By Charles J. Carrigan
Members of the Defense Science Board told Congress that the advisory group’s recent report on the potential utility of “lower yield” nuclear weapons was not intended as advocating U.S. production of such weapons.
The civilian technical experts, who testified March 9 before the House Armed Services strategic forces subcommittee, sought to tamp down controversy stirred by the group’s December 2016 report, “Seven Defense Priorities for the New Administration.”
The part of the 76-page report that drew attention was brief language on the need to increase the flexibility of the U.S. nuclear arsenal, citing lower-yield weapons as a “hedge for future uncertainties.” The path to flexibility includes what the report called lower-yield, “primary only options” that could provide a “tailored nuclear option for limited use, should existing non-nuclear or nuclear options prove insufficient.”
It is a sensitive issue because critics warn that such tactical weapons lower the threshold for nuclear conflict and suggest there is a viable option for limited nuclear war.
Board member Michael Anastasio, a former director of the Los Alamos National Laboratory, said the panel intended only to suggest that the U.S. nuclear enterprise have the flexibility and capability to produce such weapons if a policy decision were made that they are needed. The board had tried to “distinguish between the technical capability of this enterprise versus the policy questions,” he testified.
In the wake of the report, Sen. Dianne Feinstein (D-Calif.) and 12 other Senate Democrats wrote March 14 to Defense Secretary James Mattis and Energy Secretary Rick Perry expressing opposition to building a new, lower-yield nuclear weapon. “We strongly believe there is no such thing as the limited use of nuclear weapons or limited nuclear war,” they wrote.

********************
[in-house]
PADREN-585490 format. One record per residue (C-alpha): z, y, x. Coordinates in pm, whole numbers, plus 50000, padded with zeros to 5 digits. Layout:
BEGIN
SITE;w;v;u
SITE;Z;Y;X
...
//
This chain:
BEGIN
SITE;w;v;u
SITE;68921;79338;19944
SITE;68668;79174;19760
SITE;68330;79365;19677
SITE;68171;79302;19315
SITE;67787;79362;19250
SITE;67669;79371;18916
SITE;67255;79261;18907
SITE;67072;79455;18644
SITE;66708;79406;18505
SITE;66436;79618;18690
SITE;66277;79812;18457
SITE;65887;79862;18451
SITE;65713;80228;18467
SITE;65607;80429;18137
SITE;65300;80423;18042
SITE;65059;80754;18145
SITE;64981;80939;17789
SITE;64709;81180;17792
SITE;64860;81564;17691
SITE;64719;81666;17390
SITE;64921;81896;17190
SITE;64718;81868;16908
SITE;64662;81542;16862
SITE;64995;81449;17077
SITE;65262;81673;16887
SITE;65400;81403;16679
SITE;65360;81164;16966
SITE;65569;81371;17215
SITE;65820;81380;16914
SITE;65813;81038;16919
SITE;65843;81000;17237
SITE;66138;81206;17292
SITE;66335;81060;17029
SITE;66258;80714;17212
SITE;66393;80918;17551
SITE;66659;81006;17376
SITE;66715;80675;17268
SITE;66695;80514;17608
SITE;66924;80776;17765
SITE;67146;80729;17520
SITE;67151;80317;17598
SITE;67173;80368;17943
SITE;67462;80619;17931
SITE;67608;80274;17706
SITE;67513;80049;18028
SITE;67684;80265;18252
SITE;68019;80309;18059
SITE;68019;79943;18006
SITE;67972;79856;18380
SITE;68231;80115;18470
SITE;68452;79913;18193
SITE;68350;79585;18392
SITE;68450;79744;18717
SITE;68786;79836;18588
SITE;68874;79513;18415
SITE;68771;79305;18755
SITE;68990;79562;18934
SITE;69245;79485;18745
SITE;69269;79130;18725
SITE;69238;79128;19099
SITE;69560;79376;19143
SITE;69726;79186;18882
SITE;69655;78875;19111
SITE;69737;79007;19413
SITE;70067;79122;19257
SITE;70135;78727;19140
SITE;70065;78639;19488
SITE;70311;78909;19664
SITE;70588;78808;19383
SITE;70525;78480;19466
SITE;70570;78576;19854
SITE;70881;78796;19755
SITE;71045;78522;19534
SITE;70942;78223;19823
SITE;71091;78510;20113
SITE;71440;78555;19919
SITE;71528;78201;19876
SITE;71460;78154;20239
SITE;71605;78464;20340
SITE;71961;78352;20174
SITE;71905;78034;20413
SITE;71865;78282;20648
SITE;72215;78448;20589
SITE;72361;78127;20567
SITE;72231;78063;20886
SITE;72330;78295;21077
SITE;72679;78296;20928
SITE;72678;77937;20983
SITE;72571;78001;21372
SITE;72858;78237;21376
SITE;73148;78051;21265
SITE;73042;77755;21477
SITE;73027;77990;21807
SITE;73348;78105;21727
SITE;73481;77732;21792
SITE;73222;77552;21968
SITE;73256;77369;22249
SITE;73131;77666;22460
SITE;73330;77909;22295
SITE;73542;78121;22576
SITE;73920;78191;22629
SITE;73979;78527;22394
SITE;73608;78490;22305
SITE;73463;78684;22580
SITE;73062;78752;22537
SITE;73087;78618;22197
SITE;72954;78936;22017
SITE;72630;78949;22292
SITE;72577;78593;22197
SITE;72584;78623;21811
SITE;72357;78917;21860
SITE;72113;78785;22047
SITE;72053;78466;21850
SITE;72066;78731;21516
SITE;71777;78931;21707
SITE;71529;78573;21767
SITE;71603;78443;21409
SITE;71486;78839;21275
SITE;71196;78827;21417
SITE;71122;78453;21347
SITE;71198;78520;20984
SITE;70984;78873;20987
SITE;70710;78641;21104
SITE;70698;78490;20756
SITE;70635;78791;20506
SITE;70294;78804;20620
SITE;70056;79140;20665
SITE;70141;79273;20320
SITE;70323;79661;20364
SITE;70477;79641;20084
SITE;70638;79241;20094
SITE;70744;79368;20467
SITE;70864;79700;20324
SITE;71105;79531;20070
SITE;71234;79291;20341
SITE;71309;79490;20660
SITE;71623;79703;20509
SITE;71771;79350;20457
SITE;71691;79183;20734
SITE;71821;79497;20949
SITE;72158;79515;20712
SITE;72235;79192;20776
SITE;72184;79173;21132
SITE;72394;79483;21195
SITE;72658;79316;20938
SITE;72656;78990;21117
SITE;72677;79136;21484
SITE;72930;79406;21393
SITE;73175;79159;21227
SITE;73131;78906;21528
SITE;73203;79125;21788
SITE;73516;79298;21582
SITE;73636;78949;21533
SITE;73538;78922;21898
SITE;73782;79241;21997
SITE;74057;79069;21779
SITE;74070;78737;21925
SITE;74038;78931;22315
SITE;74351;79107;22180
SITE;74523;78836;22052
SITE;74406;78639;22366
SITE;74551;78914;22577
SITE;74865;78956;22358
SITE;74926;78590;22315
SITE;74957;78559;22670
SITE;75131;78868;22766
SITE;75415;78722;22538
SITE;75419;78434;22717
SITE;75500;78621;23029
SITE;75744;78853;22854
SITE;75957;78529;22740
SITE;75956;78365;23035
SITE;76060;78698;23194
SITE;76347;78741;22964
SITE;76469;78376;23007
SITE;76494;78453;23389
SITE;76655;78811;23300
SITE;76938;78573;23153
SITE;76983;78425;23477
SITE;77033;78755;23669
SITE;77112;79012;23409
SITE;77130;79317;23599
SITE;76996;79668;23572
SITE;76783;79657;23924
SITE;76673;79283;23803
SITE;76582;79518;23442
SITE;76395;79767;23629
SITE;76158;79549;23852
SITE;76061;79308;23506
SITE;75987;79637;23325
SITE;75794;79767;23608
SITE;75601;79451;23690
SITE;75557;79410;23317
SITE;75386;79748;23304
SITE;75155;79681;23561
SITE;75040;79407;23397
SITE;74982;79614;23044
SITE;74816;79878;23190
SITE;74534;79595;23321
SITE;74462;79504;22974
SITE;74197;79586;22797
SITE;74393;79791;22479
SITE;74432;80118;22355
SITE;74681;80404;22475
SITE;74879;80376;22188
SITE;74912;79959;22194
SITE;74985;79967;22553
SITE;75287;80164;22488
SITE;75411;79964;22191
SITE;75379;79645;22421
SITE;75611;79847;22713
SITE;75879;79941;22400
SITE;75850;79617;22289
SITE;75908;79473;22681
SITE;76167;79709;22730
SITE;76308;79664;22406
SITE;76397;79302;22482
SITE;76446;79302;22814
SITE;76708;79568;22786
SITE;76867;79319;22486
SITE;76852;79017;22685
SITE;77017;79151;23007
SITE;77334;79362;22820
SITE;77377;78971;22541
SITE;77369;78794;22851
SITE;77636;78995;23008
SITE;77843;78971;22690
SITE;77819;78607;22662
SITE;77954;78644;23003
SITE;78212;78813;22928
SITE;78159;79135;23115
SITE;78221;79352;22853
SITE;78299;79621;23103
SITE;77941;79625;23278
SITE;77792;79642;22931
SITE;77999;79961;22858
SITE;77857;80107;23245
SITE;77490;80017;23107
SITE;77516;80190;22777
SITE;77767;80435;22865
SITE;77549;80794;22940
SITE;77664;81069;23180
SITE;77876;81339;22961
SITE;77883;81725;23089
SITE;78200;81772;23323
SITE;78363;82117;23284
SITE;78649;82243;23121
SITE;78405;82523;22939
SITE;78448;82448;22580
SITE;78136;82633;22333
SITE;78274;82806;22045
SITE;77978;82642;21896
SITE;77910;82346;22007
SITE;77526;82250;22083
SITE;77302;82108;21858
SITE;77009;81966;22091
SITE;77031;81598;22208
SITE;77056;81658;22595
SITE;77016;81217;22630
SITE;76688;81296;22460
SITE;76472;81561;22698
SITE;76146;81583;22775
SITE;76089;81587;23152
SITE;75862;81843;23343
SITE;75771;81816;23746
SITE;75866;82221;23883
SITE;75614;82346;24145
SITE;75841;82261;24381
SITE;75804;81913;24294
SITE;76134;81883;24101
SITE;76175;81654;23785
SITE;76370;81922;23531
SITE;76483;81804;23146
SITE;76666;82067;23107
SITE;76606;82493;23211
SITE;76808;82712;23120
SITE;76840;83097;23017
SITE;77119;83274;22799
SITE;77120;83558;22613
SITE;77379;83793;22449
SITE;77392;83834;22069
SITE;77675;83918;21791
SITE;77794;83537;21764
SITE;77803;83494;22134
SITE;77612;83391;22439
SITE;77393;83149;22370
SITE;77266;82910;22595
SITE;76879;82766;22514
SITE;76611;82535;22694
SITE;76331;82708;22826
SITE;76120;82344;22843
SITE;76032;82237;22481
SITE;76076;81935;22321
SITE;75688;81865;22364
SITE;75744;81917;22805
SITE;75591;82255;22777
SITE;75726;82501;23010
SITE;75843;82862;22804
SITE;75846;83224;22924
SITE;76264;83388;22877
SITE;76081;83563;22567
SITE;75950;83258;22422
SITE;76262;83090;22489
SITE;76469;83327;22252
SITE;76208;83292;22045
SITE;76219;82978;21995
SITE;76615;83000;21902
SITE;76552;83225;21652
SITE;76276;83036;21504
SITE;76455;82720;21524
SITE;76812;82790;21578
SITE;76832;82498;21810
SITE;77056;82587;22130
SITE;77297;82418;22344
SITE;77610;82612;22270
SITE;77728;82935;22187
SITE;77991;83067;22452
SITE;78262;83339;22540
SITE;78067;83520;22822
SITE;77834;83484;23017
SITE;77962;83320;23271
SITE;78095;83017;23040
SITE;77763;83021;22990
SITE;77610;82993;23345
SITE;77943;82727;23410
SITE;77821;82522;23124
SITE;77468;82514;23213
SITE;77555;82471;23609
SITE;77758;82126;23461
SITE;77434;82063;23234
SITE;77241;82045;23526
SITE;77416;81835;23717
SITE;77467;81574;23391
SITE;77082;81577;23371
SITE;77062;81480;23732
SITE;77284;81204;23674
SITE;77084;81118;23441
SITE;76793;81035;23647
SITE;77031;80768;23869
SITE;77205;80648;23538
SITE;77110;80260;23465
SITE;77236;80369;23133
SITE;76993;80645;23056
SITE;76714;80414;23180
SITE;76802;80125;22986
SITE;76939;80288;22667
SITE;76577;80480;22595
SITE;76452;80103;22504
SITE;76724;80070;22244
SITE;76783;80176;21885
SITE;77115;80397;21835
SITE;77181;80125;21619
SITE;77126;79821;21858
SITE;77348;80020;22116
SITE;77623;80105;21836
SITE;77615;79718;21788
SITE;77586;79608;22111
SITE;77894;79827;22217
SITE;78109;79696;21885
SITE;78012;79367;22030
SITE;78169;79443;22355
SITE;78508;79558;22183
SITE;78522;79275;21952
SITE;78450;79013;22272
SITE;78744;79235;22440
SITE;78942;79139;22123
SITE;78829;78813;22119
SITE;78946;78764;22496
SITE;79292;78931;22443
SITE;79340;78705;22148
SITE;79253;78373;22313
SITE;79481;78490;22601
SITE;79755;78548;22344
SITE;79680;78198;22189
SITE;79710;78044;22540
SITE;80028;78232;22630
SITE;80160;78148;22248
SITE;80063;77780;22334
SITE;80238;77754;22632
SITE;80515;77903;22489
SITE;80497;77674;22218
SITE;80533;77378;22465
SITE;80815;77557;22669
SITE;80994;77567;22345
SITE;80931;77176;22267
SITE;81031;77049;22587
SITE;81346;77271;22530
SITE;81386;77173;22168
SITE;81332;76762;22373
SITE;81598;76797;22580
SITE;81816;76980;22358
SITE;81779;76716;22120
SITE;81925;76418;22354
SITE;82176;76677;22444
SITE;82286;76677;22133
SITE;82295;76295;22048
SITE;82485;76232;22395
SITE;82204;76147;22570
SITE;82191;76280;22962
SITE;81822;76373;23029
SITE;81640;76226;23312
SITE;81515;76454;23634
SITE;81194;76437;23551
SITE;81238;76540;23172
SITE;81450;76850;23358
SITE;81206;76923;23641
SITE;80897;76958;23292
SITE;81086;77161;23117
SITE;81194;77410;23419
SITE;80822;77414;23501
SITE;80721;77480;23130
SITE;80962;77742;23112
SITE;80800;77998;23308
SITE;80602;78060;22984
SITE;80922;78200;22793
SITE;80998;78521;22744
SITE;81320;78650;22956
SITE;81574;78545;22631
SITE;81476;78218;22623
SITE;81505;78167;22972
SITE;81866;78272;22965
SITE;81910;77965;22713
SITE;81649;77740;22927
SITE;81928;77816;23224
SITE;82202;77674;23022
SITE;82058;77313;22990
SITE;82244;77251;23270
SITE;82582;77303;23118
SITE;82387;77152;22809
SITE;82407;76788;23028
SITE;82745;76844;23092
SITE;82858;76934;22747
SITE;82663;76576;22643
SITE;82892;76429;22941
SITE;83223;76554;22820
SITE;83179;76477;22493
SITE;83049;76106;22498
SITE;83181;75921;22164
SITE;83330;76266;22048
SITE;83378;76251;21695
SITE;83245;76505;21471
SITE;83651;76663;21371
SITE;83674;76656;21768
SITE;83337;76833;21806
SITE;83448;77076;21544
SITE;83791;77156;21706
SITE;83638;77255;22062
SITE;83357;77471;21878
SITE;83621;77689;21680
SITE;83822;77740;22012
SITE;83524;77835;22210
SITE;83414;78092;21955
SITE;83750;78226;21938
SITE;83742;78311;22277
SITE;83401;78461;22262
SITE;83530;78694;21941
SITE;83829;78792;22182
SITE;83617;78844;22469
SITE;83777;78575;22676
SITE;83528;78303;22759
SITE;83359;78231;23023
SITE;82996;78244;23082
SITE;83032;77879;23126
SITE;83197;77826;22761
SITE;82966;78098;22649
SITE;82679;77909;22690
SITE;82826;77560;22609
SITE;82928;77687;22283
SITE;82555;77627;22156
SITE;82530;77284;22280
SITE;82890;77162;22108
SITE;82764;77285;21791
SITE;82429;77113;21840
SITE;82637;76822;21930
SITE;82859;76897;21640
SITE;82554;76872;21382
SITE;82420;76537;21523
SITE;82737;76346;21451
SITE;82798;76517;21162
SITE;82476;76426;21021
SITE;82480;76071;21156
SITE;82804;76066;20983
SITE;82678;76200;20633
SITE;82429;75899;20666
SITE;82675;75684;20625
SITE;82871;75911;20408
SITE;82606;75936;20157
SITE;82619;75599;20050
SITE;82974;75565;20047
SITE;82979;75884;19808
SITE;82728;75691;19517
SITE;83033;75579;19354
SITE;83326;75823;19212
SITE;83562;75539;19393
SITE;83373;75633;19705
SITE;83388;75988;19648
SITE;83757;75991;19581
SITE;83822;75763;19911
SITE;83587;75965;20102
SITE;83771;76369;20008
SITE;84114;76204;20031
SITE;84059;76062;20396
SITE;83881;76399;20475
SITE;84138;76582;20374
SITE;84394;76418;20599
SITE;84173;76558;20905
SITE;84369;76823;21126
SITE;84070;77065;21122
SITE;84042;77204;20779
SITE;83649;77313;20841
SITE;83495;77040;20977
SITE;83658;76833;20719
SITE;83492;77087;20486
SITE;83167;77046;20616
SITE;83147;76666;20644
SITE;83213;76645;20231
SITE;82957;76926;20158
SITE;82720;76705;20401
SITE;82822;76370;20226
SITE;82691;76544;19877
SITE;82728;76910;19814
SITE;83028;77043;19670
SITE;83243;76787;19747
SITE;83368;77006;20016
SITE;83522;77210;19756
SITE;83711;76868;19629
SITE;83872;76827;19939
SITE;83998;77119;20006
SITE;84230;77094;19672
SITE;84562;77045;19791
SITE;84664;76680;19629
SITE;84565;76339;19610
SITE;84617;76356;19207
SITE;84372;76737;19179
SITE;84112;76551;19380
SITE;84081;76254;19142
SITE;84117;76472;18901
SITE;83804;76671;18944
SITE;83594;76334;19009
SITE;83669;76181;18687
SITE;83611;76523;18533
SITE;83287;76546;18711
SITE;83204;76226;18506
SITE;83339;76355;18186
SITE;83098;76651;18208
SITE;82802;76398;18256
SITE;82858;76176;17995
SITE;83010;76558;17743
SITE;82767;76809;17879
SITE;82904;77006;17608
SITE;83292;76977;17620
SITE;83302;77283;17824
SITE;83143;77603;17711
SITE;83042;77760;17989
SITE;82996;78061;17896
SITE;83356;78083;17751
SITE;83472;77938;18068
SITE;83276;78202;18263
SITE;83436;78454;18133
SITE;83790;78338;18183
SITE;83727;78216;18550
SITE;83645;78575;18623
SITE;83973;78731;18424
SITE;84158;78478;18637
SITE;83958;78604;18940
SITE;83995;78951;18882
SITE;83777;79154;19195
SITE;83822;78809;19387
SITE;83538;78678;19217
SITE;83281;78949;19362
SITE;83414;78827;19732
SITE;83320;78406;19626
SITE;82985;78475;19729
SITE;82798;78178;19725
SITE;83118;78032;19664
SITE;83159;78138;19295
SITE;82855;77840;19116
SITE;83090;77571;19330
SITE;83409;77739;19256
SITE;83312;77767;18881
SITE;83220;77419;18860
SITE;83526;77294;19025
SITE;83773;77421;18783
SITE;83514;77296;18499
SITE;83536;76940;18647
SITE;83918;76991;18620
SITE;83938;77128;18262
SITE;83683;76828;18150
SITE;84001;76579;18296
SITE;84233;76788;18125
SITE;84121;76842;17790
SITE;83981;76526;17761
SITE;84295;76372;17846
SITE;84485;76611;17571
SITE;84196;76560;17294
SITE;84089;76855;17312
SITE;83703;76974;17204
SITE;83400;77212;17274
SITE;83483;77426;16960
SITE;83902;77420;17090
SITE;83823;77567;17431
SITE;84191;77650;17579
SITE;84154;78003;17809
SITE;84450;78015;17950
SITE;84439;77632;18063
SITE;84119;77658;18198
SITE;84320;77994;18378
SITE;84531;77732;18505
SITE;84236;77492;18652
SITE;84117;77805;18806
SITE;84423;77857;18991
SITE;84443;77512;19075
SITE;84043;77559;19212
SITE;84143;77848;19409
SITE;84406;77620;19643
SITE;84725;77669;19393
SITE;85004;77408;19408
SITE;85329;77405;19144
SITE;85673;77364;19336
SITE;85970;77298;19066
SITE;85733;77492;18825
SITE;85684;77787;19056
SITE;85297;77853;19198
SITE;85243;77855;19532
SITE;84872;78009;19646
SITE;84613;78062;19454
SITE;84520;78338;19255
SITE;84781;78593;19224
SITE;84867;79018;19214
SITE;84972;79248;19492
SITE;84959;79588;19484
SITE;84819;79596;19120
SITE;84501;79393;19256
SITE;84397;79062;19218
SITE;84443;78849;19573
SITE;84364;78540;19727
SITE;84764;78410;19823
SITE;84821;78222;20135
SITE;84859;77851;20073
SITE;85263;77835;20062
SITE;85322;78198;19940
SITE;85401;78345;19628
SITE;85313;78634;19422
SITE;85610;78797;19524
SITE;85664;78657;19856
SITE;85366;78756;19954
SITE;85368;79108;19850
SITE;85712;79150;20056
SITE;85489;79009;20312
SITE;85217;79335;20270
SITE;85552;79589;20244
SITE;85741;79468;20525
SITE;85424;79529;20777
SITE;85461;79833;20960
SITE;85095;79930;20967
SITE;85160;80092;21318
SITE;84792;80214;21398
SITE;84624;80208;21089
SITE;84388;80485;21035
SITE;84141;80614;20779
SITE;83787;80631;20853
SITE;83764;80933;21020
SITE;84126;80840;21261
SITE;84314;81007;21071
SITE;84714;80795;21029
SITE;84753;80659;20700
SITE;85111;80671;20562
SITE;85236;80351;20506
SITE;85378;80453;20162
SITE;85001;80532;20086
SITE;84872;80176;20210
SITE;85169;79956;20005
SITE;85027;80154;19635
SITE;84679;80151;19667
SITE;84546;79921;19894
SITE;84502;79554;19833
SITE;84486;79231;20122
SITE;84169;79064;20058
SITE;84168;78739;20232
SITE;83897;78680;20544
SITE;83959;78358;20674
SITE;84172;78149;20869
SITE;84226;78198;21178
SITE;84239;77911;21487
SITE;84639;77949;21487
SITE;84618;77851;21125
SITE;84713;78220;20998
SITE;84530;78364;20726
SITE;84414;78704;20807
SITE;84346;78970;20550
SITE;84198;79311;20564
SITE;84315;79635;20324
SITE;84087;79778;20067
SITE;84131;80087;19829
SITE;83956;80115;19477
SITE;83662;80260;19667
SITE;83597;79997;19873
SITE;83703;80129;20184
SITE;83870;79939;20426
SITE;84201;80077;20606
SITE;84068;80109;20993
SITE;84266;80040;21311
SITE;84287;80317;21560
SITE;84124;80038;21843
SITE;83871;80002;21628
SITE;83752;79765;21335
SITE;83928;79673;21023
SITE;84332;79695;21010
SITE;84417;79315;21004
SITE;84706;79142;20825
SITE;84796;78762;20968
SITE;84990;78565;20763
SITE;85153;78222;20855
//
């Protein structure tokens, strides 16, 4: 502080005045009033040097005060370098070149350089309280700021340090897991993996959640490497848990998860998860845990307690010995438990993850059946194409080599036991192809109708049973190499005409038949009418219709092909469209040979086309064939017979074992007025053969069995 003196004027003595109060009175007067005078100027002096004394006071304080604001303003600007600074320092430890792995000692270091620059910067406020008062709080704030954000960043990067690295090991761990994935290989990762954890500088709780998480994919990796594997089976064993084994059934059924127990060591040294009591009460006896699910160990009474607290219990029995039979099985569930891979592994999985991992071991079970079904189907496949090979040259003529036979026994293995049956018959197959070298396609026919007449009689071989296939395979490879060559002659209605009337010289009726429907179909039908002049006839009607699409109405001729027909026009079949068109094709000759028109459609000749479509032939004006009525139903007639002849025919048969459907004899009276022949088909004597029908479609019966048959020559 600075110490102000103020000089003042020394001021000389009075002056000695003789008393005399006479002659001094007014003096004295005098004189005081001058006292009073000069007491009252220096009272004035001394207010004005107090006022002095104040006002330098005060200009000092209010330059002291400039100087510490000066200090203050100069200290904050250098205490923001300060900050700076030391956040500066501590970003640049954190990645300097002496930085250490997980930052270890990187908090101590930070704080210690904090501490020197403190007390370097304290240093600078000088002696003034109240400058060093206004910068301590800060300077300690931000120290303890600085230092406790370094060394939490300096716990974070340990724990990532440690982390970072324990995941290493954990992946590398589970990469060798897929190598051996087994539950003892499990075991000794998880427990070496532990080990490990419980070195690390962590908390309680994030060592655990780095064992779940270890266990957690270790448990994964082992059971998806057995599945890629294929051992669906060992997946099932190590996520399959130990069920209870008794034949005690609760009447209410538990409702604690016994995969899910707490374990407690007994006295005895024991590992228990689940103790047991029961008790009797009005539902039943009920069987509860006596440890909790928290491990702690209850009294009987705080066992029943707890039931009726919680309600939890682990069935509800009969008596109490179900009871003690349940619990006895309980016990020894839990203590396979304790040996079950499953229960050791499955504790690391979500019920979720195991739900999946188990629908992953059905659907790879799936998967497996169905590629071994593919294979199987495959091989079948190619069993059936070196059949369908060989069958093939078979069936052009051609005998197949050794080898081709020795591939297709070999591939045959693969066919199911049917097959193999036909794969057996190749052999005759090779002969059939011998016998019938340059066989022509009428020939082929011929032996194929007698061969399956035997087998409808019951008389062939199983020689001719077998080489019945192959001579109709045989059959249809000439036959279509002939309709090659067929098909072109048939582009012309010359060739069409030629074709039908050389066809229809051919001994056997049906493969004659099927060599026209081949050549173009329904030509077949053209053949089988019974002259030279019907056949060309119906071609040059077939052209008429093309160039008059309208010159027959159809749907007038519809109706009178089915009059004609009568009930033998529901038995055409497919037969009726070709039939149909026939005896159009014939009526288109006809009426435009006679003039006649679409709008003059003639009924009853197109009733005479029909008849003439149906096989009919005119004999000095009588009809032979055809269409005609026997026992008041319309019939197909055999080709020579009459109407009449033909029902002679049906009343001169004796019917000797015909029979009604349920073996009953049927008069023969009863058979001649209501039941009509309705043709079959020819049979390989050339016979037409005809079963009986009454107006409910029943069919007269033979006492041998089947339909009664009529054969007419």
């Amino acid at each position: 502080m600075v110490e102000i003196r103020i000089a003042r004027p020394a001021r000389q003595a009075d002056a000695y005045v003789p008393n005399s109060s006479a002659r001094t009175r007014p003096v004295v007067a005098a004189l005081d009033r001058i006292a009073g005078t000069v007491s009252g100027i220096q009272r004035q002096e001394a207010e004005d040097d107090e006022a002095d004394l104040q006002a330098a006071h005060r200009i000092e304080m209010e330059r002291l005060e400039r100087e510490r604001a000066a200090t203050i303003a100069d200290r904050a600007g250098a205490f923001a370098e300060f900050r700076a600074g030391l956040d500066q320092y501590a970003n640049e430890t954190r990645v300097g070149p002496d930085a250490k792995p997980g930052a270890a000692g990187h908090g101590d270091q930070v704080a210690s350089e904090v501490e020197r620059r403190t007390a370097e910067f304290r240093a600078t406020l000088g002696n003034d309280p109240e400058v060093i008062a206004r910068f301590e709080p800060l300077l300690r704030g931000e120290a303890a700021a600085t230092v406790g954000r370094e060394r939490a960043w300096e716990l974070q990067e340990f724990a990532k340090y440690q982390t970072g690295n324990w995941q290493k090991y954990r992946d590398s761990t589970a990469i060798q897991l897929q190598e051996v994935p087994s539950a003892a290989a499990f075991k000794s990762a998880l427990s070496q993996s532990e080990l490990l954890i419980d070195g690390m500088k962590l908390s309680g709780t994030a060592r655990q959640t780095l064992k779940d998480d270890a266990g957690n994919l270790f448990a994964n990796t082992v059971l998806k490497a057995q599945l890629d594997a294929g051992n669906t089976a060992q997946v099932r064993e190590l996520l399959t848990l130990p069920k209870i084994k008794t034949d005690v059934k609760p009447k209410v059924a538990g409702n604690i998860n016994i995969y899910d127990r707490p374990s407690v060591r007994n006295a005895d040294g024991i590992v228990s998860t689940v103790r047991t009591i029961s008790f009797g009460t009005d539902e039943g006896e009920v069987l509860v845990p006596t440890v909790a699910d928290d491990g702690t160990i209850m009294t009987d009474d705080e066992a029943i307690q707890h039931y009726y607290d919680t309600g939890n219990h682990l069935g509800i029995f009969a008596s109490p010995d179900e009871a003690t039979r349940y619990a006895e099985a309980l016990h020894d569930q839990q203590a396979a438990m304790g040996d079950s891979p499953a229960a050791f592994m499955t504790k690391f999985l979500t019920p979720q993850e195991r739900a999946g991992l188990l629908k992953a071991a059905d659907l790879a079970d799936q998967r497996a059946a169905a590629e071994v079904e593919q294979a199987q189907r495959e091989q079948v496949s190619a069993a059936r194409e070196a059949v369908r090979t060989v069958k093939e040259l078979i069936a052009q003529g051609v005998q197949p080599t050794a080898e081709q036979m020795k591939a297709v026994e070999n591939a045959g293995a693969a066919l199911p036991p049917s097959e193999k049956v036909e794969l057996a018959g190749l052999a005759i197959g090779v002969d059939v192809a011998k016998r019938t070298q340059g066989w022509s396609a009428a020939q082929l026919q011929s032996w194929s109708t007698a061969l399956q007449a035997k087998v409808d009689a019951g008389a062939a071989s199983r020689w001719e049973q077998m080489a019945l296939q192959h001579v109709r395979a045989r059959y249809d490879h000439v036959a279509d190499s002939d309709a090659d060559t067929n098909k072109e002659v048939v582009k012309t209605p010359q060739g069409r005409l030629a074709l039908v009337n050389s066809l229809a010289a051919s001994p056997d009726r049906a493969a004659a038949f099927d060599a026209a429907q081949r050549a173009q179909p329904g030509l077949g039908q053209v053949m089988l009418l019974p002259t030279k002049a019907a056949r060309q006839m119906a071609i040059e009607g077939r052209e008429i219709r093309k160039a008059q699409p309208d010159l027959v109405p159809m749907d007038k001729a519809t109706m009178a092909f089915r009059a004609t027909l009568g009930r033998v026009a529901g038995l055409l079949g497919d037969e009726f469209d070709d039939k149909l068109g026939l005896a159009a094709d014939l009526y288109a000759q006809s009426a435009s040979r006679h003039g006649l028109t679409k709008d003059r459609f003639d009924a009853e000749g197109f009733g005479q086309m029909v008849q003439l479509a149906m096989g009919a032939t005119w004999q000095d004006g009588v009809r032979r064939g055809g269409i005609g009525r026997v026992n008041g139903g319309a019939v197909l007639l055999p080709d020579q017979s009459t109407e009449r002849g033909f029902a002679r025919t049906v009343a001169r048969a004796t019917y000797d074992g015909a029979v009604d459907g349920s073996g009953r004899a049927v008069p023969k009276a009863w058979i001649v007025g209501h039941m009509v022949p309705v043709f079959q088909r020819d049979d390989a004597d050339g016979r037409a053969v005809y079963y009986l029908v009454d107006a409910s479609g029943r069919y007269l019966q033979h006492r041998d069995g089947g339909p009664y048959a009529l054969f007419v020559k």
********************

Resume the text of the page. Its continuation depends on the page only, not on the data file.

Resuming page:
“For 71 years, the United States has led the world in opposition to the use of nuclear weapons, leadership that would be called into question should the United States develop new, so-called low-yield nuclear weapons,” they wrote.
The issue is complicated by Russia’s evolving “escalate to de-escalate” doctrine, which envisions its limited use of tactical nuclear weapons during a conflict in a show of determination intended to force the United States to back down to avoid full-scale nuclear war. The report includes a reference to the doctrine in a section that examined the reasons for continued U.S. development of deterrent capabilities.
At the hearing, board member Miriam John, retired vice president of Sandia National Laboratories facility in Livermore, Calif. emphasized the need to ensure that the technical flexibility will exist to produce such weapons. “If there’s a military need, then the [enterprise] will respond, but there is no military requirement,” she said. When asked to clarify that there is not a need for such tactical nuclear weapons, she responded by just saying, “Today.”
Another controversial part of the report suggested that the United States may need to resume underground nuclear testing at some point to advance “scientific understanding” and ensure the reliability of the nuclear stockpile. “It is my view, and I think the view of the Defense Science Board, that we do not need nuclear testing right now,” Anastasio clarified in his testimony.
The United States ended nuclear testing in September 1992 and has relied on the Stockpile Stewardship Program to maintain and modernize nuclear weapons without the need for explosive testing. Although noting the capabilities of that program, the report says that “an open question remains as to how long one can have confidence in the weapons” through this approach.
The senators, in their letter, offered strong opposition to consideration of renewed testing. “We do not believe it is an ‘open question,’ as the board claims, whether the science-based Stockpile Stewardship Program and associated nuclear warhead life extension programs can maintain our confidence in the long-term reliability of our nuclear deterrent,” they wrote.
“Additionally, in 2015, the three nuclear weapons lab directors reported that the country was in a better position to maintain the nuclear arsenal than it was during the era of test explosions, which ended more than 20 years ago,” they wrote. “We strongly believe that the United States does not need to resume nuclear testing, which will only encourage others to do the same. Instead, we should seek to reinforce the global norm against nuclear weapons testing.”